Vitamin C in sepsis.
Subcell Biochem. 2012 ;56:67-83. PMID: 22116695
John X Wilson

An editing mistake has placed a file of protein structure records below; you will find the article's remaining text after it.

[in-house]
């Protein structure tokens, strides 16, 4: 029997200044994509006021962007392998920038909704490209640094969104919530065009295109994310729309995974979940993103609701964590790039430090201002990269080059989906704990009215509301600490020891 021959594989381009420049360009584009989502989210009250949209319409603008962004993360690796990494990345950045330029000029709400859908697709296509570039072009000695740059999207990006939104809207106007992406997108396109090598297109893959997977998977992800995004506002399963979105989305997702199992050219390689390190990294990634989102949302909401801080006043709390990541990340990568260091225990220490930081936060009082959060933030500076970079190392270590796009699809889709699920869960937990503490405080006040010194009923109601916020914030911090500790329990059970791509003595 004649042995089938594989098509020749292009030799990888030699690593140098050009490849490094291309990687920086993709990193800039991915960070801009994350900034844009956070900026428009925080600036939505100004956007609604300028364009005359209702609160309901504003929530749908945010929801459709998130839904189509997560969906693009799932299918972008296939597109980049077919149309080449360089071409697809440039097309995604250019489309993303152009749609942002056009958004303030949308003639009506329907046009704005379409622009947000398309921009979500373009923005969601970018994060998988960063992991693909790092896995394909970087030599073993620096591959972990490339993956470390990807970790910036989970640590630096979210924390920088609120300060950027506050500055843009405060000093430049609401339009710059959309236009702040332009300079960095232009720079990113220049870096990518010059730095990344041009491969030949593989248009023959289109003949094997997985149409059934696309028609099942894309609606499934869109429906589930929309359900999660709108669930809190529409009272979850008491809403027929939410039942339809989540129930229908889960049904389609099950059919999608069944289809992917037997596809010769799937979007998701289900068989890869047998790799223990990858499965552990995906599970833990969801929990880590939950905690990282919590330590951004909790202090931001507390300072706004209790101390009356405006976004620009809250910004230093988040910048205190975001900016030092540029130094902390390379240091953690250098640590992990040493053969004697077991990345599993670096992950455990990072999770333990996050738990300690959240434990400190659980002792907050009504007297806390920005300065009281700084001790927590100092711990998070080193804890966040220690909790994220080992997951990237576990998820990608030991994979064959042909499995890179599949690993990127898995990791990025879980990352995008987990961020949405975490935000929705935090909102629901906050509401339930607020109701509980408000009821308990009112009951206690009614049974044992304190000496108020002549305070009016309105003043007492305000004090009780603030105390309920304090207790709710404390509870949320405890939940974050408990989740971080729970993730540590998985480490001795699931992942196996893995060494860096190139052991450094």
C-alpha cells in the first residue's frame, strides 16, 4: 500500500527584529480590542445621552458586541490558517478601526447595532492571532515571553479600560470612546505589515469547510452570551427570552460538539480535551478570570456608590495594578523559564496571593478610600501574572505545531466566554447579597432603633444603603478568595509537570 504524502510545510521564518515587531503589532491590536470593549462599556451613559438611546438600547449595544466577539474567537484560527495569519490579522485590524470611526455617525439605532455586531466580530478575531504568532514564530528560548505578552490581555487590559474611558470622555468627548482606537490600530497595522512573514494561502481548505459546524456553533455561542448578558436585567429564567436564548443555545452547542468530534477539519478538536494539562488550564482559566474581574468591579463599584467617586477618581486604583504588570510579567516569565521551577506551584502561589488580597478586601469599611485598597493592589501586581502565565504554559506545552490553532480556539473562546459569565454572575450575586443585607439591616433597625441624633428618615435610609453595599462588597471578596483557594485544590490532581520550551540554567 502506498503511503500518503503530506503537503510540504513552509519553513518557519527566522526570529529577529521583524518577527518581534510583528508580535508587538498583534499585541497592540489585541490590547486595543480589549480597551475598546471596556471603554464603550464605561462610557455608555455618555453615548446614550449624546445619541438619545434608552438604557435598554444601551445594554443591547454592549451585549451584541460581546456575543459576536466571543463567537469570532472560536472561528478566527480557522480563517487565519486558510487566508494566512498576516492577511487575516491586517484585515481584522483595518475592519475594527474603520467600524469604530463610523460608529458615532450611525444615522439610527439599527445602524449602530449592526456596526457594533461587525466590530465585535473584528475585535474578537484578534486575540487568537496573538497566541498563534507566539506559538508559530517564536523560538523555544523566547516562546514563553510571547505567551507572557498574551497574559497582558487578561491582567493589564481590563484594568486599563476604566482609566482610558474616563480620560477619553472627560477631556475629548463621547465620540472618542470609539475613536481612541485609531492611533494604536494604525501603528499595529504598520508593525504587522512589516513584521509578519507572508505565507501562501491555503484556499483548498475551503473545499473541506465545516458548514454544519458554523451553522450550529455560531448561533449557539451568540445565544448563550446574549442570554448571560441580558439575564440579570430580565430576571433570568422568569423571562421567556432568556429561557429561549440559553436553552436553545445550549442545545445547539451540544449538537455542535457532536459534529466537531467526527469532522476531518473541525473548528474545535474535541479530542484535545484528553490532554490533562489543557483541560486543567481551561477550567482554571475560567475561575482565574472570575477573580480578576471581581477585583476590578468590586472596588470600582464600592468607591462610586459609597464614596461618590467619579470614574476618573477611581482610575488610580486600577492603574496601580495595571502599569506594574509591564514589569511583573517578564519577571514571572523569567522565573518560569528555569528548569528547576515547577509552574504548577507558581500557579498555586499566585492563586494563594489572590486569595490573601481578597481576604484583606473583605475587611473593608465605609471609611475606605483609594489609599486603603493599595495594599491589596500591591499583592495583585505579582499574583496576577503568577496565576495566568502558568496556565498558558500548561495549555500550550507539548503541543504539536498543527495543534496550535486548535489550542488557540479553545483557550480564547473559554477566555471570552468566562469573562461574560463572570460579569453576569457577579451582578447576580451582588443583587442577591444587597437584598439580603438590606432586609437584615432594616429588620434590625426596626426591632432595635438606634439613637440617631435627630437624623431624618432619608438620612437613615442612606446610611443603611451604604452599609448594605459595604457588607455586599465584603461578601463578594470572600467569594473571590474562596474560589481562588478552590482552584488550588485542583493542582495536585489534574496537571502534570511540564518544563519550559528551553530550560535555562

Bacterial bloodstream infection causes septic syndromes that range from systemic inflammatory response syndrome (SIRS) and encephalopathy to severe sepsis and septic shock. Microvascular dysfunction, comprising impaired capillary blood flow and arteriolar responsiveness, precedes multiple organ failure. Vitamin C (ascorbate) levels are low in critically ill patients. The impact of ascorbate administered orally is moderate because of its limited bioavailability. However, intravenous injection of ascorbate raises plasma and tissue concentrations of the vitamin and may decrease morbidity. In animal models of polymicrobial sepsis, intravenous ascorbate injection restores microvascular function and increases survival. The protection of capillary blood flow and arteriolar responsiveness by ascorbate may be mediated by inhibition of oxidative stress, modulation of intracellular signaling pathways, and maintenance of homeostatic levels of nitric oxide. Ascorbate scavenges reactive oxygen species (ROS) and also inhibits the NADPH oxidase that synthesizes superoxide in microvascular endothelial cells. The resulting changes in redox-sensitive signaling pathways may diminish endothelial expression of inducible nitric oxide synthase (iNOS), tissue factor and adhesion molecules. Ascorbate also regulates nitric oxide concentration by releasing nitric oxide from adducts and by acting through tetrahydrobiopterin (BH4) to stimulate endothelial nitric oxide synthase (eNOS). Therefore, it may be possible to improve microvascular function in sepsis by using intravenous vitamin C as an adjunct therapy.